In 350BC, Aristotle noted that “our senses can be trusted but they can be easily fooled”.
Let me start this with a story that I have told many times. Many years ago my wife and I lived on the edge of the city of Ipswich. You may wonder why we lived there since the house looked out onto one of the sink estates of Ipswich, to our left we had a scrap car yard, and to the right a rubbish dump plus the house had no mains drainage or water – but all that’s another story. The house came with a resident female cat, Jemima, and we adopted each other. After some time the cat became pregnant and gave birth, in my shed, to a delightful litter of kittens. Soon after their birth they were all killed!
A few years later we were revisiting the tragedy and found that we had quite different recollections: in my version our dog, Droopy, had killed the kittens, Margaret recalled that a local tom cat had done the deed. Fortunately I kept quite a detailed diary in those days and was able to refer to my notes. Shock, horror, Margaret was right. My memories of the event, though clear, were false.
We all have false memories some of them pure invention, some distortions. Most people do not believe this, but it is true – and scary. In what can we trust?
Another story. Fairly recently a group of us were shown a video of football game: we were told to watch the player in the black shirt and count how many times he kicked the ball. At the end of the short display we were asked for our answers which were quite varied, but similar. We were then asked, “Did you see superman?” Puzzled, we all said no and the video was replayed and there he was threading his way through the players as large as life! A trick – yes, of the brain. Actually I have changed the players and the intruder in this tale so that this will not be a spoiler if you if you sometime see the original, but hey the brain’s flexible so that’s OK.
In a somewhat related phenomenon your brain filters out the mundane. Its overriding duty is to keep it, and therefore you, safe, and it’s the new, the unknown, and the surprising, that are likely to be dangerous. Hence: a liking for sleeping in one’s own bed, home being where the heart is, blood seemingly thicker than water and so on. However, to the contrary, new environments or challenges steps up the brain’s awareness, hence the stimulation of travel (which ‘broadens the mind’ apparently).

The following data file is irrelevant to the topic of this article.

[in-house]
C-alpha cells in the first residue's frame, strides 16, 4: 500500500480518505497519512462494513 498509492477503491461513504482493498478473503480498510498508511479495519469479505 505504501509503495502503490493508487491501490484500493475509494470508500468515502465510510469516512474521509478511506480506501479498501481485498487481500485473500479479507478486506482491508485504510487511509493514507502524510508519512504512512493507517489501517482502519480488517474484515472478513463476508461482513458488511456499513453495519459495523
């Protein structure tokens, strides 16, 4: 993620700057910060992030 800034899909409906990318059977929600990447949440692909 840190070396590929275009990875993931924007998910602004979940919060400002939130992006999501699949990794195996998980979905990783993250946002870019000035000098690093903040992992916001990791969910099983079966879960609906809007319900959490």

We often need to ‘see for ourselves’ or maintain that we only trust ‘the evidence of our own eyes’. But should we trust that evidence. There are numerous illusions which dramatically prove that our brain messes with reality. A simple matrix of blobs appears to be moving yet we know that they cannot be, spinning dancers uncannily rotate clockwise or anticlockwise depending on which you set your eyes upon first. And so on and on as more illusions, old and new, are discovered and broadcast over the Web.
Science, one might think, can slice its way through this nonsense to reveal reality. But can it? Much of what is ‘observed’ in modern science is detected by a sensor and relayed to us through a computer which processes the data. We can never see the ‘new’ particles which constitute the things that we actually see, though there was a time when we could observe the tracks of some of the particles in a cloud chamber. Nowadays sophisticated detection and heavy processing sits between the collisions which occur in the Hadron Collider and the graphs that allow physicists to buttonhole the Higgs boson.
There are more and more examples which shake the very foundations of our natural belief in our powers of observation, and yet more can be supplied by philosophers in relation to our powers of reason, meanwhile life goes on. After all, too much doubt in ourselves might cause a collapse of confidence and a resort to instinctual behaviour or a cynical retirement from life itself.
I have a thoughtful friend called Bjorn in Sweden who seems to have found refuge in not knowing and has even found a term to describe his philosophic position which dates back to the Greeks – aporia. Whether aporia leads to greater clarity or simply defines doubt and confusion, I do not know. But one thing’s for sure Aristotle was right to say that our senses can be easily fooled – and therefore so can we. I suppose the one thing that we can know for sure is that we don’t know, for sure. However, I’m pretty sure that I am off on my travels in a few days time: Ireland, France, Spain and Portugal.